Read more in the Washington City Paper.

Mat Men

In less than two years, NOVA Pro has become the D.C. area’s preeminent indie pro wrestling organization.

It’s Friday night in the middle of February, and the Annandale Volunteer Fire Department is electric. There’s the scent of fried food and the sound of butt rock in the air. A couple hundred people are seated around a deep blue wrestling ring, surrounded by wrestlers hawking merchandise off card tables. Promptly at 8 p.m., the rowdy crowd is treated to three hours of everything from a half-ton tag team to a pair of female Hot Topic devotees. The crowd eats it up, chanting, cheering, booing, and throwing streamers overhead. This is pro wrestling, in all its carnivalesque grandeur. This is NOVA Pro Wrestling.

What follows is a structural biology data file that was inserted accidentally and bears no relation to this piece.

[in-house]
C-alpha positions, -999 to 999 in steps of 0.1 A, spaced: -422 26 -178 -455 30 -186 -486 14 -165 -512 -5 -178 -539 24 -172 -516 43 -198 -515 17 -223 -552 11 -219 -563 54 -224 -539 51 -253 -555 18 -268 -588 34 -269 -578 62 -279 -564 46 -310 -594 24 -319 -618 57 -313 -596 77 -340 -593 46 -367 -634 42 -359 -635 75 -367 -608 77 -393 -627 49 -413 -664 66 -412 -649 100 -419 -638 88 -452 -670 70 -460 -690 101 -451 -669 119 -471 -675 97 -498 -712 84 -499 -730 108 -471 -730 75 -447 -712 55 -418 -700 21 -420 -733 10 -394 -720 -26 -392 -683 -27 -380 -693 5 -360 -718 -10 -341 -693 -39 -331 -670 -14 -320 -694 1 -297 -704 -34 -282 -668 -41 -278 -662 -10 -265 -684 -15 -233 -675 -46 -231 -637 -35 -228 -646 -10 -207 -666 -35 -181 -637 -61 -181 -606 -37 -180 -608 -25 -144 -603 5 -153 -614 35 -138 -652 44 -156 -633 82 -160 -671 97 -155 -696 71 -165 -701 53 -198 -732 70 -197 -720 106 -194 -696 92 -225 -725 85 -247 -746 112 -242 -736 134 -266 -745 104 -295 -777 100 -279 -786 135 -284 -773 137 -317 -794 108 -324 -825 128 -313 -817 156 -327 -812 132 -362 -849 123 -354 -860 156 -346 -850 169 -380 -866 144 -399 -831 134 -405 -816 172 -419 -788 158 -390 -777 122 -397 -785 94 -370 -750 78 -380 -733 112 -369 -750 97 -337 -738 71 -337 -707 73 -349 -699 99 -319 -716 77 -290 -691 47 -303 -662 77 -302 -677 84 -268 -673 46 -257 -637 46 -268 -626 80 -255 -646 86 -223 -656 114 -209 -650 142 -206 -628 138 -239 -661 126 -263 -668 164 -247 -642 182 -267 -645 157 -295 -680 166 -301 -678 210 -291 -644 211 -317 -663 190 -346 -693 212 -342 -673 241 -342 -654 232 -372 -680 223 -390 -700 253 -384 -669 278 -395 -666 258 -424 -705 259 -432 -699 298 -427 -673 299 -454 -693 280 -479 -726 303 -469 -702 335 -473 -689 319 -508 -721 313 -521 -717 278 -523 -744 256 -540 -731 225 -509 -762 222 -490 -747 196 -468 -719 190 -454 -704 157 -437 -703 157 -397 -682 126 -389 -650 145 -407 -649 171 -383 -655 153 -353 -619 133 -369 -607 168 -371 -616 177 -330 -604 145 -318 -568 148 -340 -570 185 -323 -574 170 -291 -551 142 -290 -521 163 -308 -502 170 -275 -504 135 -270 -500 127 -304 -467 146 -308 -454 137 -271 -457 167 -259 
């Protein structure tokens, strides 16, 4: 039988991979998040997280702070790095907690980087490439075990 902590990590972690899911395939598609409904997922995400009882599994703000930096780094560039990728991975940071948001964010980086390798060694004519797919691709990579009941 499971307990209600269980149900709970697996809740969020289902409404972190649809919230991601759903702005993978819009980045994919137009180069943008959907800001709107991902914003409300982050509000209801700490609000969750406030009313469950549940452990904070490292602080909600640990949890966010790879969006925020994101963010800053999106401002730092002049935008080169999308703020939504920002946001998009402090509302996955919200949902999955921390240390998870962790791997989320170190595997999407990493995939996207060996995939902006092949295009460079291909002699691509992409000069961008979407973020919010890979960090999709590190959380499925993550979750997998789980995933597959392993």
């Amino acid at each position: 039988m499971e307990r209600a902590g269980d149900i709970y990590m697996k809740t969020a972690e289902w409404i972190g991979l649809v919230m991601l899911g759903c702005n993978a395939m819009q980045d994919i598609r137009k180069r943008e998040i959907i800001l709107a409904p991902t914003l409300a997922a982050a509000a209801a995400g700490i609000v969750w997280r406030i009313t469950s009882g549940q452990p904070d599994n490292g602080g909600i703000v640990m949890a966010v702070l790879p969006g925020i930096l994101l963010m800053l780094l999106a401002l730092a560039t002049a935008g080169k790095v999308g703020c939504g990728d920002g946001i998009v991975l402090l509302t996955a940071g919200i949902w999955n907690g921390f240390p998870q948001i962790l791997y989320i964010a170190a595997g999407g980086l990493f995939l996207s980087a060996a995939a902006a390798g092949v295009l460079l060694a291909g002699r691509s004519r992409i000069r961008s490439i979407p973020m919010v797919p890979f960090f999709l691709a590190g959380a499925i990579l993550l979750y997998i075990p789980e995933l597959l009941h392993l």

Independent pro wrestling (known collectively as the “indies”) is the scrappy, low-budget cousin of World Wrestling Entertainment, the billion-dollar company that made everyone from Hulk Hogan to The Rock to John Cena into stars. Until the rise of WWE in the mid-1980s, a collection of territorial promotions that ran shows out of arenas, civic centers, and armories across the country controlled pro wrestling.

Eventually, WWE became the only game in town. The monopolization of pro wrestling led to a renaissance in the independent wrestling world, the spiritual successor to the territorial era, albeit on a smaller scale: the arenas replaced with VFW halls, the TV deals basically nonexistent. These promotions would become home to a new generation of wrestlers and wrestling fans who loved pro wrestling—not WWE’s homogenized brand of “sports entertainment.”